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November 3, 2009

Are there any crime and justice issues or stories to follow this election day?

I am about to head out to vote this morning, and here in Ohio we have three state-wide ballot issues that concern only non-criminal law matters (unless one considers an initiative to authorize casinos in four Ohio cities a criminal law matter).  I head out wondering if there are any notable crime and justice issues or stories worth following closely this odd-year election day.

I see from this helpful website that Mainers are today voting on a medical marijuana issue and that New Yorkers have a prisoner re-entry issue to consider.  Also, the New Jersey gubernatorial race arguably has a criminal justice angle due to the fact that the Republican candidate, Chris Christie, used to be the state's US Attorney.  But I do not sense that any aspects of today's voting patterns will provide any sense of the national mood on any major criminal justice issues.

I have noticed that some "classic" tough-on-crime rhetoric has been showing up a bit more on the campaign trail lately.  Still, I suspect in 2010 and probably also in 2012, as was the case in 2006 and 2008, that crime and justice issues will be taking a back seat to other local and national concerns.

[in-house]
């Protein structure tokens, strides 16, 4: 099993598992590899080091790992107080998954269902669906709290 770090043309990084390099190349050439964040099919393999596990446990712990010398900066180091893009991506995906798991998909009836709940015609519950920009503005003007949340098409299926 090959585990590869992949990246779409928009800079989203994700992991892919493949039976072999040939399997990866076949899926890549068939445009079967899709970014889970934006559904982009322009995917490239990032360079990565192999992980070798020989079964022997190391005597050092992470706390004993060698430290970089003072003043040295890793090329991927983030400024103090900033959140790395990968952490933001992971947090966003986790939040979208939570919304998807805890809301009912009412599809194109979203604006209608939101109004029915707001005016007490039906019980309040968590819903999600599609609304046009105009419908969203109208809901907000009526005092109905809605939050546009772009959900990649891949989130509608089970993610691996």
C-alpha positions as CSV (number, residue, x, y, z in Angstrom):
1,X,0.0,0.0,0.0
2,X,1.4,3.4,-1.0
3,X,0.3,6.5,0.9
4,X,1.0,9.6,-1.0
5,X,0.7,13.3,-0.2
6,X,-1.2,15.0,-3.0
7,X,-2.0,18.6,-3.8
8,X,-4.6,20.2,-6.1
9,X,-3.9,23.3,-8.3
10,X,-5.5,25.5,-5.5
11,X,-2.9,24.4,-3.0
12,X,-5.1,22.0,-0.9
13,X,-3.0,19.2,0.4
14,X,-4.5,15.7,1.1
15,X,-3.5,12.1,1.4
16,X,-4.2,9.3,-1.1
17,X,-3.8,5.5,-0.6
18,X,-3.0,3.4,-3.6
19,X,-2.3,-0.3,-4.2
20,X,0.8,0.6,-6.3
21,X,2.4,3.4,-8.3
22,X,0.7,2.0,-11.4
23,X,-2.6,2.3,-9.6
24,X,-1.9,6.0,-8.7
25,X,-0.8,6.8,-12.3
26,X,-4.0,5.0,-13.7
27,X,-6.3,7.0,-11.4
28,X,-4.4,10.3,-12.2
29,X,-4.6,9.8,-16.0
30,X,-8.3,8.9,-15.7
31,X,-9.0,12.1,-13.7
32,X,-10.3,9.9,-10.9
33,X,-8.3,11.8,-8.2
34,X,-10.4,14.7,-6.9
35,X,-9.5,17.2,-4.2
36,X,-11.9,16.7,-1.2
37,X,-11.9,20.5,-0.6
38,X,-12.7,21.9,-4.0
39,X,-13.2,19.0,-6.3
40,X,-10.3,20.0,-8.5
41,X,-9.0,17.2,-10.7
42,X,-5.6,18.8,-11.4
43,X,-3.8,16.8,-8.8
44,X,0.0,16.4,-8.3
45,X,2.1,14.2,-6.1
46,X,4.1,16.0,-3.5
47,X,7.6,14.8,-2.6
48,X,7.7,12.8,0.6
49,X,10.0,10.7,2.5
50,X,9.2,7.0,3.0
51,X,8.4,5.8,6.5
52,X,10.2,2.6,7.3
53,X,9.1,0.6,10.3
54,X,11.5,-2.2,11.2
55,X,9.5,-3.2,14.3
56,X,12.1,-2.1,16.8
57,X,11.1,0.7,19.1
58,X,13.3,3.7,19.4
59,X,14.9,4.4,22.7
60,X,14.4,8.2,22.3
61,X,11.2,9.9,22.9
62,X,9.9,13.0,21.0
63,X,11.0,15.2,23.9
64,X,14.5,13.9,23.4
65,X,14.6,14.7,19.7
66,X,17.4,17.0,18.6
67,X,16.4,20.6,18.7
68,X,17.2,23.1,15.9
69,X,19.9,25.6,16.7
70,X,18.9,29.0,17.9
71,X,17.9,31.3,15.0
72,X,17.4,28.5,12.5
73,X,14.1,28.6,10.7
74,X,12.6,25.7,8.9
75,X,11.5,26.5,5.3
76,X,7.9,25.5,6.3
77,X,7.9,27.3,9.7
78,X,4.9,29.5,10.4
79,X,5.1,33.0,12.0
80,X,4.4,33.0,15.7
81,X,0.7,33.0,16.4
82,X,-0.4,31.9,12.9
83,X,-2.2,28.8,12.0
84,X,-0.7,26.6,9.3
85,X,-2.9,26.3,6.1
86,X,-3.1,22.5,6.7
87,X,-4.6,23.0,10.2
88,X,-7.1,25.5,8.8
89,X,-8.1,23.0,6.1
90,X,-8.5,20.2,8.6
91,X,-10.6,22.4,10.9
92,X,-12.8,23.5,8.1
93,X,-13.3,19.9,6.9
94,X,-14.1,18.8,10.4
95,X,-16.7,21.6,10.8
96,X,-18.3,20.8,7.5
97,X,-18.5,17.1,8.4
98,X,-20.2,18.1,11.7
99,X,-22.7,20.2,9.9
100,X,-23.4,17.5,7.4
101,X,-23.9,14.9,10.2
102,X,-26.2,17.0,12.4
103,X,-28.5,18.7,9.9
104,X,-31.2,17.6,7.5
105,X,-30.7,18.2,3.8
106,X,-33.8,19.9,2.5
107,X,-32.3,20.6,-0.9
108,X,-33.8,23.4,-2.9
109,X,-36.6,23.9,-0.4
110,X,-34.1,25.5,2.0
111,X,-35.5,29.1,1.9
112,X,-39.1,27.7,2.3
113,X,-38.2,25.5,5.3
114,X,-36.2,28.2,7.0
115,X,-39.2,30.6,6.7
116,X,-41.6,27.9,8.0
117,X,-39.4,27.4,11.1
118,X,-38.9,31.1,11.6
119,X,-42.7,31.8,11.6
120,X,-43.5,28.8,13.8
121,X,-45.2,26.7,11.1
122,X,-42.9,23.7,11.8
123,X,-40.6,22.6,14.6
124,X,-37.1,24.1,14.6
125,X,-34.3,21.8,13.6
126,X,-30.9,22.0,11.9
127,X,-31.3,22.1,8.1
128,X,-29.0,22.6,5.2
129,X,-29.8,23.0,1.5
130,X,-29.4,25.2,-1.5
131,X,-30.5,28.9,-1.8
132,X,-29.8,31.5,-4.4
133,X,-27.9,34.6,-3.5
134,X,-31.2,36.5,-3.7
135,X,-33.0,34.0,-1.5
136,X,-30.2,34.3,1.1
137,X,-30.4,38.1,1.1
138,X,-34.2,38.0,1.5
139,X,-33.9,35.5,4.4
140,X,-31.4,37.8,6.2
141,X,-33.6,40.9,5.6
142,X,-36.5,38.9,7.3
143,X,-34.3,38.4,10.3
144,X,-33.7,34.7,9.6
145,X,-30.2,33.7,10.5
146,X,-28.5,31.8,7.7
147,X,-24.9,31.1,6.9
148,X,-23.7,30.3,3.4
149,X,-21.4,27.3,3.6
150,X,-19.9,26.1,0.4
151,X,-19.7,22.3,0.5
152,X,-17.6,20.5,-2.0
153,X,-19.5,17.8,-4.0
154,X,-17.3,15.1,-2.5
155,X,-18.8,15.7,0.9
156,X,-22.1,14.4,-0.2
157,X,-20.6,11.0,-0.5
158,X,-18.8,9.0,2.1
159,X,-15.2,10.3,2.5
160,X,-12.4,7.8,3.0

November 3, 2009 at 09:51 AM | Permalink

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Comments

Atlanta has an officially falling crime rate. However, the public is outraged over repeated reports of murders. A white woman may become mayor, as a result. No crime rate has validity save an independently carried out household survey. All other methods and surveyors have a conflict of interest and should be dismissed.

Posted by: Supremacy Claus | Nov 3, 2009 8:56:47 PM

Here's an article detailing two criminal justice issues in Colorado: http://www.denverpost.com/ci_13705316

First, Denver, CO voters rejected an initiative that would REQUIRE police to impound cars of drivers who are unable to produce a license after getting pulled over unless they can produce "convincing corroborating evidence" that they have a license and their identity.

Second, Breckenridge, CO voters decriminalized the adult possession of marijuana under 1 oz. and drug paraphernalia. This came after Denver voters last November made adult marijuana possession the city's "lowest law enforcement priority."

Posted by: Colorado Issues | Nov 4, 2009 12:10:26 AM

In the Republican landslide in Virginia, the winning gubernatorial candidate, Bob McDonnell, made his reputation as a no-nonsense state attorney general, and the attorney general elect, Ken Cuccinelli, is known to be a movement conservative.

Posted by: Bill Otis | Nov 4, 2009 3:33:33 AM

Not election related, but having read the transcript from Beard v Kindler I have no idea how the court is going to come down. Neither attorney performed well IMO.

Posted by: Soronel Haetir | Nov 4, 2009 3:11:43 PM

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